Manager as Muse, about Scribner’s editor Maxwell Perkins’ relationships with F. Scott Fitzgerald, Ernest Hemingway and Thomas Wolfe, is also available on Amazon.com and Amazon.co.uk in both print and e-book versions.

If you want to walk with me through Bloomsbury, you can download my audio walking tour, “Such Friends”:  Virginia Woolf and the Bloomsbury Group.

“Such Friends”:  100 Years Ago, September 12, 1922, Manhattan Municipal Term Court, New York City, New York; and near Taos, New Mexico

City Magistrate George W. Simpson, 51, is issuing his decision in the case brought against publisher Thomas A. Seltzer, 47, by John Sumner, 45, head of the New York Society for the Suppression of Vice (NYSSV), for publishing three “obscene” books, including the novel Women in Love by English writer D. H. Lawrence, just turned 37 yesterday.

Women in Love, U. S. edition

Based on his own reading, as well as expert testimony from critics such as Gilbert Seldes, 29, managing editor of The Dial magazine—who testified that the novel “would not interest a child and be no more exciting to an adult than a railroad timetable”—Simpson dismisses all charges and orders that the confiscated books be returned to the publisher.

Echoing a decision issued just 10 days earlier in the case Halsey v. NYSSV, Simpson states that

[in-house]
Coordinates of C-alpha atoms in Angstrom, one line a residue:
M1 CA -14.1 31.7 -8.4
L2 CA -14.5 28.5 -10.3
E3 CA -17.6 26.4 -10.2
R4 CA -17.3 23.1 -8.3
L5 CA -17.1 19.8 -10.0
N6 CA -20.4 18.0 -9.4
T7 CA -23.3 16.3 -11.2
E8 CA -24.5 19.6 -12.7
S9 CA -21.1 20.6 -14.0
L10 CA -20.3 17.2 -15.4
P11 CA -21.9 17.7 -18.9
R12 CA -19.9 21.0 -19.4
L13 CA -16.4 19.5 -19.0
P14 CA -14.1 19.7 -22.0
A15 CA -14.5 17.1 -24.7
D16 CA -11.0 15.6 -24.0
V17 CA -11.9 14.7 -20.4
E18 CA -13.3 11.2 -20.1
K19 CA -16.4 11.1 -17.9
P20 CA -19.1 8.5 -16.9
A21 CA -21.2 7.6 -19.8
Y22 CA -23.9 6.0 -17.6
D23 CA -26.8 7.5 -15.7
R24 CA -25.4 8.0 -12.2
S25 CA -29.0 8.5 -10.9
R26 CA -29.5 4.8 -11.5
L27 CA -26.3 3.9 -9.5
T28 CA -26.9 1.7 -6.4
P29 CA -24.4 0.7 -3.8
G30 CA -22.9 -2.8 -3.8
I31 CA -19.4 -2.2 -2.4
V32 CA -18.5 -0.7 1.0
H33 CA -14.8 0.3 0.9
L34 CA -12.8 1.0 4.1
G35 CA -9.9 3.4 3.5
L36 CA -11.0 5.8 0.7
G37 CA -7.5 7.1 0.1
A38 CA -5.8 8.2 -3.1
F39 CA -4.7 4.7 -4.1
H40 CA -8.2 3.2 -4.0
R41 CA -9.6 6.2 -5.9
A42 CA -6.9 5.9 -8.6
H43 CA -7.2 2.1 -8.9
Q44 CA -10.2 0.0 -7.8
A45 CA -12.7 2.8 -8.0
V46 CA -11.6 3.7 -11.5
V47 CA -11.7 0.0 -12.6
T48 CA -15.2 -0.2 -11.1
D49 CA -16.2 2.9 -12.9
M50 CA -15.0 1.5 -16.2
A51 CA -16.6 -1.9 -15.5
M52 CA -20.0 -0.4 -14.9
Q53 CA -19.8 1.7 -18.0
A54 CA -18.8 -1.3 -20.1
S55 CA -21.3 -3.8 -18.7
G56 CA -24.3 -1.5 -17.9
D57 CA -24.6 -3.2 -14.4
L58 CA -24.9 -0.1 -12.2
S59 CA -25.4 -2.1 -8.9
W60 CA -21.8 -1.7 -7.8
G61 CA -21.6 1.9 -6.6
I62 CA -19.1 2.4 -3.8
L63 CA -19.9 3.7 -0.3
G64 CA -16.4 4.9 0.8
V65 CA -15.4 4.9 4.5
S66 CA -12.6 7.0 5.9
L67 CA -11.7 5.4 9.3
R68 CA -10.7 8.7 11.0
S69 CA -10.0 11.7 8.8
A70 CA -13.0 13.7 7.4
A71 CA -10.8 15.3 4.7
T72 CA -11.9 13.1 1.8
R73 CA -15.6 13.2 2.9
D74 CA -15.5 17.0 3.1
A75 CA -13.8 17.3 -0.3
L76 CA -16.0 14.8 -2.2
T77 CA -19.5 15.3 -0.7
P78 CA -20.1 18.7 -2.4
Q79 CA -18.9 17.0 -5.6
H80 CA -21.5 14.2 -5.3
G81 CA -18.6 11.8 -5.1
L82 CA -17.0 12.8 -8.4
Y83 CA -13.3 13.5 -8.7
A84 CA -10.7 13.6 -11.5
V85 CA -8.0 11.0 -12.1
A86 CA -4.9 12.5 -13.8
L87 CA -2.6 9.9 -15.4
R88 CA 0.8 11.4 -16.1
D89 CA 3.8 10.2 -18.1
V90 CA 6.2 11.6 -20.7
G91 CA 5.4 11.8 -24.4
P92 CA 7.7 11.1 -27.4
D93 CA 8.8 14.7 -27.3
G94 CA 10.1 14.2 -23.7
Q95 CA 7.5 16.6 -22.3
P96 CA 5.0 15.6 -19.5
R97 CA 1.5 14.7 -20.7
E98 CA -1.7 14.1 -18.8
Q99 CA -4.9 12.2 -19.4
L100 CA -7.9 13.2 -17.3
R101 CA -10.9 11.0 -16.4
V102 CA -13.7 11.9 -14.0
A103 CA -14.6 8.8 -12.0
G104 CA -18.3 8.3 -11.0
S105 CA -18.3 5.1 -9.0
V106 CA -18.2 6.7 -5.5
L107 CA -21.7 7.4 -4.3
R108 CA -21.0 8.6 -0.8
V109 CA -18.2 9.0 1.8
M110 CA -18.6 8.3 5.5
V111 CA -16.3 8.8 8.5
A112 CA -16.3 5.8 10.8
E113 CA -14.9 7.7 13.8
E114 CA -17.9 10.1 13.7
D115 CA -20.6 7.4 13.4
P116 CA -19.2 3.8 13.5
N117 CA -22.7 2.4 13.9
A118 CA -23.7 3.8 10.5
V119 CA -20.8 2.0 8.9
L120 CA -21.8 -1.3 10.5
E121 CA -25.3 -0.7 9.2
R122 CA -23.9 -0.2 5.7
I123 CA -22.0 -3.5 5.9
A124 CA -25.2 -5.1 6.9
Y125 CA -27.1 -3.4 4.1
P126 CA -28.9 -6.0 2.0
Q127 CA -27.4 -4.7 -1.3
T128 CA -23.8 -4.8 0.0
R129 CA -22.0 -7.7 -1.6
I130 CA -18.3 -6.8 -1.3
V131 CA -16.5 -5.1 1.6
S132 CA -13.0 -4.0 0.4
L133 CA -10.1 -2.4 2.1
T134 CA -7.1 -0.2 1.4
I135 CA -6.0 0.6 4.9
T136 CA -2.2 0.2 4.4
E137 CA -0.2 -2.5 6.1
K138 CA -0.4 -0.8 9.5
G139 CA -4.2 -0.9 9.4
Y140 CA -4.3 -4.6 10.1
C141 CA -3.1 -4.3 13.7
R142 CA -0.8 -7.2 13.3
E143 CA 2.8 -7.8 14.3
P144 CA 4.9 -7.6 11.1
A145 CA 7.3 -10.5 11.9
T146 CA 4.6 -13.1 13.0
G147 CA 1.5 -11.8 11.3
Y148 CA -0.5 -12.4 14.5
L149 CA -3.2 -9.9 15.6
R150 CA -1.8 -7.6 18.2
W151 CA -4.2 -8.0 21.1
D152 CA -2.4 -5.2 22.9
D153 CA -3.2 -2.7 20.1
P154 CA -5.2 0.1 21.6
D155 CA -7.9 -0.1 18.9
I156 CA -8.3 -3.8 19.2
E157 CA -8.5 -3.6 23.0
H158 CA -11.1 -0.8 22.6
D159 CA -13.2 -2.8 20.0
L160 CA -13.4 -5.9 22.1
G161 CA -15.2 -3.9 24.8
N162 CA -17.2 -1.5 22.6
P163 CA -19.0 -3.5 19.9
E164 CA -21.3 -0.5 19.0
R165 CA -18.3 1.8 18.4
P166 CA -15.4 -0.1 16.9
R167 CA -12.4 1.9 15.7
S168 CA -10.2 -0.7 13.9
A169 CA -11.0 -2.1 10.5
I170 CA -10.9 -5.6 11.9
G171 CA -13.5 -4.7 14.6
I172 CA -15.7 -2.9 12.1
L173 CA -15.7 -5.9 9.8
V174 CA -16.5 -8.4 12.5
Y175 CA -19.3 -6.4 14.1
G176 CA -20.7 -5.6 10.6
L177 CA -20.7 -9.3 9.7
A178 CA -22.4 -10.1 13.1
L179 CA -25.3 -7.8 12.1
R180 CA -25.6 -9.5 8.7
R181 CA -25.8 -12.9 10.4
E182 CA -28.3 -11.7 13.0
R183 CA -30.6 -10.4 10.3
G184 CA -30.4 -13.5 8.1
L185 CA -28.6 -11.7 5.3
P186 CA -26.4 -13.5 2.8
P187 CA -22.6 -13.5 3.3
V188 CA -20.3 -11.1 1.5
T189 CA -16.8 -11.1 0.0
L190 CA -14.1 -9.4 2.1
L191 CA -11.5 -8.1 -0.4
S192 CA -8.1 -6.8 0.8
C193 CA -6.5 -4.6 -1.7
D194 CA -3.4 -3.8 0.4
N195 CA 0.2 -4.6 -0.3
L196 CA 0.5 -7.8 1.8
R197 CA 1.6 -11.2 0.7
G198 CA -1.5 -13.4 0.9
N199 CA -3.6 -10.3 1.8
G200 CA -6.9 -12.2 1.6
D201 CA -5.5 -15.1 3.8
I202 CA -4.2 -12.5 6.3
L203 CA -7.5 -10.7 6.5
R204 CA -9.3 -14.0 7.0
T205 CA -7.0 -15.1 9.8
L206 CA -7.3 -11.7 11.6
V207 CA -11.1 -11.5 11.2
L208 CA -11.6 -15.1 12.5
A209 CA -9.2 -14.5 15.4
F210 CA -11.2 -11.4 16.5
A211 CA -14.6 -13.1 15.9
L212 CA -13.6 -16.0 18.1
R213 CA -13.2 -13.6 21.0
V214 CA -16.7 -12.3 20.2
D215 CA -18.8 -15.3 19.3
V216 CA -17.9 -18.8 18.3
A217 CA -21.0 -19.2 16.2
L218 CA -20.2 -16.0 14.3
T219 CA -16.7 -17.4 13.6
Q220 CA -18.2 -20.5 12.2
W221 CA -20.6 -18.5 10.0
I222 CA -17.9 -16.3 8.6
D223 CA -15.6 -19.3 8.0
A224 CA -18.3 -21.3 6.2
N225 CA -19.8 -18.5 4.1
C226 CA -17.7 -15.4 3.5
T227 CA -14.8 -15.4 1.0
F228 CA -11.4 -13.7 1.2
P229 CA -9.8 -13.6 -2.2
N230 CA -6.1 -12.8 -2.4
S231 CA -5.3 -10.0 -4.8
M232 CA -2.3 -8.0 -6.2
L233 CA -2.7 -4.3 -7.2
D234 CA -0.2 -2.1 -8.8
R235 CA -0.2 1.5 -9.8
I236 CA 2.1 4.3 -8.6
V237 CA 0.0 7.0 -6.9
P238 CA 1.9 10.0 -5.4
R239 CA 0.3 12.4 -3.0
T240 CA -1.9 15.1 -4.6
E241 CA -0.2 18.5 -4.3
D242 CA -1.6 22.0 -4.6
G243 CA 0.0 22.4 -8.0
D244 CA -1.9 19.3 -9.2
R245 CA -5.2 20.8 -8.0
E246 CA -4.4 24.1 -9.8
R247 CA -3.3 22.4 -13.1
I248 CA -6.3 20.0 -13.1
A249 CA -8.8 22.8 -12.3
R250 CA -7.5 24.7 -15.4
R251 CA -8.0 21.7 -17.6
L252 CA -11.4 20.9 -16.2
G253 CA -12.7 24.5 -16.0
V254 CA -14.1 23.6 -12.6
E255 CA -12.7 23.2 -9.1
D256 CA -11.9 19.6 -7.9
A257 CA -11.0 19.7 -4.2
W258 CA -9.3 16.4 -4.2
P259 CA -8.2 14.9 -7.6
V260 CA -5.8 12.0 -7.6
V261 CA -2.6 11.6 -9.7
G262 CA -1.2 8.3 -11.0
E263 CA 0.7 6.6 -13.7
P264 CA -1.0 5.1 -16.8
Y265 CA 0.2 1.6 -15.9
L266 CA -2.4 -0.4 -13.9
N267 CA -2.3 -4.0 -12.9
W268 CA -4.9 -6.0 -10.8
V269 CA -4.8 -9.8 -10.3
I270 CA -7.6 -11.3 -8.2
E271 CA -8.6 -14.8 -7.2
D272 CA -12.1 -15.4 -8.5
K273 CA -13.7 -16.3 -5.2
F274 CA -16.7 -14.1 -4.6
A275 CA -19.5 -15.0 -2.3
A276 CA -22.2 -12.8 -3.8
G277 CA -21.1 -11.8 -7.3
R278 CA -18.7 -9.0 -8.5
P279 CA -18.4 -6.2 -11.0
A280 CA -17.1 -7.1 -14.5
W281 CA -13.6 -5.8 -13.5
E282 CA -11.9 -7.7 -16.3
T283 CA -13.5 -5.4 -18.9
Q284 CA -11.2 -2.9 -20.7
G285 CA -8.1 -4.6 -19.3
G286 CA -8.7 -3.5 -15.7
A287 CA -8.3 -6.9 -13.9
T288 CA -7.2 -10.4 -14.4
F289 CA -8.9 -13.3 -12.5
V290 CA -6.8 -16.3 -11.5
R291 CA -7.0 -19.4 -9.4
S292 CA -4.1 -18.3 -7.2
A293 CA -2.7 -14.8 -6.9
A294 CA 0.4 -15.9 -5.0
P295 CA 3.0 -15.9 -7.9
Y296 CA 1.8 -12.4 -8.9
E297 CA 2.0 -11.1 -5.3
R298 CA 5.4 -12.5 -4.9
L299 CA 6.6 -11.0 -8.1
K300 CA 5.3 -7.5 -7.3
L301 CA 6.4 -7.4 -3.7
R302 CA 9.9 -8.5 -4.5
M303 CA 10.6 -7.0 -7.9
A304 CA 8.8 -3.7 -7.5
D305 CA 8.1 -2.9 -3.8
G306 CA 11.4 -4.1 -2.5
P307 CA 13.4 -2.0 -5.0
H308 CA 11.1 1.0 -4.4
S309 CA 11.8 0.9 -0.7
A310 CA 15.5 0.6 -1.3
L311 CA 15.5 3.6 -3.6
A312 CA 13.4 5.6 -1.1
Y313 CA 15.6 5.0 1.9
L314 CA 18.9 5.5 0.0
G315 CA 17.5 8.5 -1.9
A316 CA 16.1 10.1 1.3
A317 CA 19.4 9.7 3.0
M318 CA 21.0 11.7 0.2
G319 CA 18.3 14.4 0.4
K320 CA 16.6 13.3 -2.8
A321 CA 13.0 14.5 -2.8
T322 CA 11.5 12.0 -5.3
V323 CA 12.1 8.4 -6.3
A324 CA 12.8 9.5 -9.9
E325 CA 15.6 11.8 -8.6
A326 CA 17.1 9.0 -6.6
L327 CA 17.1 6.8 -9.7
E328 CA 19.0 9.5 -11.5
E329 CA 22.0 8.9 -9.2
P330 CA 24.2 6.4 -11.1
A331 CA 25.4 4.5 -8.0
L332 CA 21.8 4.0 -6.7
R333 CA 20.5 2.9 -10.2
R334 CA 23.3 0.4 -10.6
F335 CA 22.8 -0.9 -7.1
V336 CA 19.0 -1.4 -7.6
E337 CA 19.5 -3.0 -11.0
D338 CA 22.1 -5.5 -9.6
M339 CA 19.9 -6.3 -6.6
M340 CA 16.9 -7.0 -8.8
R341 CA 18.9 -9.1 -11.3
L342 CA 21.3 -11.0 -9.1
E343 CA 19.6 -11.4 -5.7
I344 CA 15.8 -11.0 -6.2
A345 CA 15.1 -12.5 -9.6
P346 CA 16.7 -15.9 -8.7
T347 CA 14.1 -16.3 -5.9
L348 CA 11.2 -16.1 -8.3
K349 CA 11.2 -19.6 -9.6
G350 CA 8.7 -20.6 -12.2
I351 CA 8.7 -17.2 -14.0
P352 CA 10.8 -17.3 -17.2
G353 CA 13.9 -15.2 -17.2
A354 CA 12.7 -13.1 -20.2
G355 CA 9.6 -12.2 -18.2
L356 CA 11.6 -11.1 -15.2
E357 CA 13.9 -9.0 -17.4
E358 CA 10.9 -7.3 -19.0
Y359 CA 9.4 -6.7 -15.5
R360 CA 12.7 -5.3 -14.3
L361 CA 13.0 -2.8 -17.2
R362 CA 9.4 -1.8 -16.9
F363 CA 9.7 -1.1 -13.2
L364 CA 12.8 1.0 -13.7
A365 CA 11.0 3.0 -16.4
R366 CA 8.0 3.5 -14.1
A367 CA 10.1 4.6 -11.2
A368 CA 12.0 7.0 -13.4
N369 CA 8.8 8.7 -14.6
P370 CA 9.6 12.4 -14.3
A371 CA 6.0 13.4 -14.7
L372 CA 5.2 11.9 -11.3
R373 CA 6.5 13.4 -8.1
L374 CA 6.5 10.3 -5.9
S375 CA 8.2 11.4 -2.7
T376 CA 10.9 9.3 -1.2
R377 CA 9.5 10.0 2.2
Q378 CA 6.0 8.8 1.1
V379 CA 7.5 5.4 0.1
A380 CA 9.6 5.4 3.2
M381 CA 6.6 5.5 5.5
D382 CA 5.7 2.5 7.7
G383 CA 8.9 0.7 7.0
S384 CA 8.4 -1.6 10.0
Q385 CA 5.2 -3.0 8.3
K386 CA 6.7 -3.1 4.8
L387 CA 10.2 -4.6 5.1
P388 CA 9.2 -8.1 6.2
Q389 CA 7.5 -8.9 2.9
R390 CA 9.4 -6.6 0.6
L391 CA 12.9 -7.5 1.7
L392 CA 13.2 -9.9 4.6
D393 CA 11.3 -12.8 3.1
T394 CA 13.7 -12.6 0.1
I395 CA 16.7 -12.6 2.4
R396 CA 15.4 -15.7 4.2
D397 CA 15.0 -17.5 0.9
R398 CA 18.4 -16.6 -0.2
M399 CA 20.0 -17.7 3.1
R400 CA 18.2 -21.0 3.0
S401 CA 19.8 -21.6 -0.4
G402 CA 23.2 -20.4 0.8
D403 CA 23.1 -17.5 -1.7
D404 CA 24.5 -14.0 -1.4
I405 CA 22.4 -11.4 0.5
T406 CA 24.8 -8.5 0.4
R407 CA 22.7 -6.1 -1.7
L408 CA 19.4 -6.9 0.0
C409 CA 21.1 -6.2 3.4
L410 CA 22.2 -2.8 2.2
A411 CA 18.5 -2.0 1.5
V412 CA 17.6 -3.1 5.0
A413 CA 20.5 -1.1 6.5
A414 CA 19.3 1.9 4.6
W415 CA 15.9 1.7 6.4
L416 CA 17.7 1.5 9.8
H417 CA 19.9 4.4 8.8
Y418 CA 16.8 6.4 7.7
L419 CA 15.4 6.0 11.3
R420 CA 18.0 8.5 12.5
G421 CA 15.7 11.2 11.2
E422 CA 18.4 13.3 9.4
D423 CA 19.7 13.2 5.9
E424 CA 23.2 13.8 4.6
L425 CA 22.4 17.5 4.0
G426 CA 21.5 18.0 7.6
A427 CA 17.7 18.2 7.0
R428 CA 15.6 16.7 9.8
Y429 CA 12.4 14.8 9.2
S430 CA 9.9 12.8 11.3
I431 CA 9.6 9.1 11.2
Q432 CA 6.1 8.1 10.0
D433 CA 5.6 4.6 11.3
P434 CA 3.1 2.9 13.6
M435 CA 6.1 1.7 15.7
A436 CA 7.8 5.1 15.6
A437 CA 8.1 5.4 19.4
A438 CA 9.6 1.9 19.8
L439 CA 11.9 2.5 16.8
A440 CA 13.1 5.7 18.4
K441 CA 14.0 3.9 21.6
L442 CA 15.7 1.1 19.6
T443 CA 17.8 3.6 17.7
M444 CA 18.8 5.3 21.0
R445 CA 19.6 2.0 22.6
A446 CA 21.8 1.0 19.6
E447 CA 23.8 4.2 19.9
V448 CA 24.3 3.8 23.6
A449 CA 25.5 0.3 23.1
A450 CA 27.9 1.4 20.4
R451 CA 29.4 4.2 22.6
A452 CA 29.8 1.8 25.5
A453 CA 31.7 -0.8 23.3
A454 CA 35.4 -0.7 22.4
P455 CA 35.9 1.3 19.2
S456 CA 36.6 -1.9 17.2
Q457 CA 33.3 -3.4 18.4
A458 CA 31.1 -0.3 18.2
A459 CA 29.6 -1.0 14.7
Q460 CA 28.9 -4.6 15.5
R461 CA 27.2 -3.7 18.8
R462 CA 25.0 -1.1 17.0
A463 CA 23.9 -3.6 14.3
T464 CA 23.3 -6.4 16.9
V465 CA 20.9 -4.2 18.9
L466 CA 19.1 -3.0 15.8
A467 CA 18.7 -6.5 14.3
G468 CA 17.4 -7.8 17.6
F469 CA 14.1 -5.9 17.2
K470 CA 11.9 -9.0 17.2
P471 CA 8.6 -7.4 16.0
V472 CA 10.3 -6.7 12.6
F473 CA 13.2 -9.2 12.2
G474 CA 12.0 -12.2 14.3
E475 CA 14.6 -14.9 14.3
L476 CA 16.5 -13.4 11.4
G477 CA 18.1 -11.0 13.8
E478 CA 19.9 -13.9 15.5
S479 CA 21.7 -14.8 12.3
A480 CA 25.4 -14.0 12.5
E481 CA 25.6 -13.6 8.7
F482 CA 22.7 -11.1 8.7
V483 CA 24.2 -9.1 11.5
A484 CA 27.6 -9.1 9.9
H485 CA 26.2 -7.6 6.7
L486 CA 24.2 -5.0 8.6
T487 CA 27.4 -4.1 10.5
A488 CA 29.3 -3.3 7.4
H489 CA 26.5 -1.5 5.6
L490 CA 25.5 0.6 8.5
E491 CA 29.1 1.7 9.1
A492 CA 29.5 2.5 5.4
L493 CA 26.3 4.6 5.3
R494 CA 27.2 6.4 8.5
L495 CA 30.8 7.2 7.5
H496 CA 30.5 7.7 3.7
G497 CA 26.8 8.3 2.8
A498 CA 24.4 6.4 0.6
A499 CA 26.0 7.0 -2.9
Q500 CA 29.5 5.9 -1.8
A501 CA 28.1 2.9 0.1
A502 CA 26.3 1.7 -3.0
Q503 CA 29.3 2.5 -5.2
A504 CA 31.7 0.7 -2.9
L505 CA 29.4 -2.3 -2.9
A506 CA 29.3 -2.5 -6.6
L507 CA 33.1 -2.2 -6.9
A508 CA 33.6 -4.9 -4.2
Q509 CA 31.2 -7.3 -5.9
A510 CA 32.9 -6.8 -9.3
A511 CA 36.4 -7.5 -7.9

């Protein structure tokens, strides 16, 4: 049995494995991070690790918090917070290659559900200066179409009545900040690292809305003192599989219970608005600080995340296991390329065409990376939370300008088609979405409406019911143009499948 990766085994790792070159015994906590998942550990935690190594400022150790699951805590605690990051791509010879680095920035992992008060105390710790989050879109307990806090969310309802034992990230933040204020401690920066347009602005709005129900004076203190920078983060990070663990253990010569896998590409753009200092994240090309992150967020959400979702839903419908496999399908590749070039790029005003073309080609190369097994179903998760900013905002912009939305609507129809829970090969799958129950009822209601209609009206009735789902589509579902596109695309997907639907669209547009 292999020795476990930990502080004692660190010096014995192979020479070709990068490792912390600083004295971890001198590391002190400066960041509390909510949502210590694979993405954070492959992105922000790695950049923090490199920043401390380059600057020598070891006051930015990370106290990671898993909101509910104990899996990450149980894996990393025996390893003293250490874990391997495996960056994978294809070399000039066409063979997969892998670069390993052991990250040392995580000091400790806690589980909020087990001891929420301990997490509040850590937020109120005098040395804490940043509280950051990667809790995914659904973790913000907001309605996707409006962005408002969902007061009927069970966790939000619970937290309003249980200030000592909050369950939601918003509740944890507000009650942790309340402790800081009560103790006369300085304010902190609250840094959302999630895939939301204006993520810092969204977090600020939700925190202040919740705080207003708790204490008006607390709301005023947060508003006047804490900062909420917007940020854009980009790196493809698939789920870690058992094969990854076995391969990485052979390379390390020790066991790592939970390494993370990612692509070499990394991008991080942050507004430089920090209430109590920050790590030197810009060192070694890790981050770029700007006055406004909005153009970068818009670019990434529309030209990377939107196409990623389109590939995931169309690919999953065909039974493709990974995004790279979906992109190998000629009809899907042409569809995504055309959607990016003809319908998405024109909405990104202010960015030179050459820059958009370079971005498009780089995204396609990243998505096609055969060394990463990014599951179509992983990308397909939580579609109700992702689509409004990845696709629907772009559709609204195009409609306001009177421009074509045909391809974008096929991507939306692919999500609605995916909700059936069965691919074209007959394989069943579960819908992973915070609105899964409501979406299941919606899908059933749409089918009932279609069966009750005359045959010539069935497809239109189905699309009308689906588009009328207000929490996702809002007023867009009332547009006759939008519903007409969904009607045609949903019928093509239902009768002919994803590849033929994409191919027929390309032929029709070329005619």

Mere extracts separated from their context do not constitute criteria by which books might be judged obscene,”

and that the books in question have value as literature.

Seltzer’s attorney announces that they will bring suit against Sumner and the NYSSV. And Seltzer knows that sales will soar.

Advertisement that Thomas Seltzer, Inc., plans to place in the New York Times

****

The author in question, D. H. Lawrence, arrived with his wife, Frieda, 43, at their new home in Taos, New Mexico, just yesterday. What a birthday present.

After more than a year of correspondence between the two, Lawrence finally met his hostess, Mabel Dodge, 43, when he and Frieda stepped off the train yesterday in Lamy, New Mexico, 90 miles south.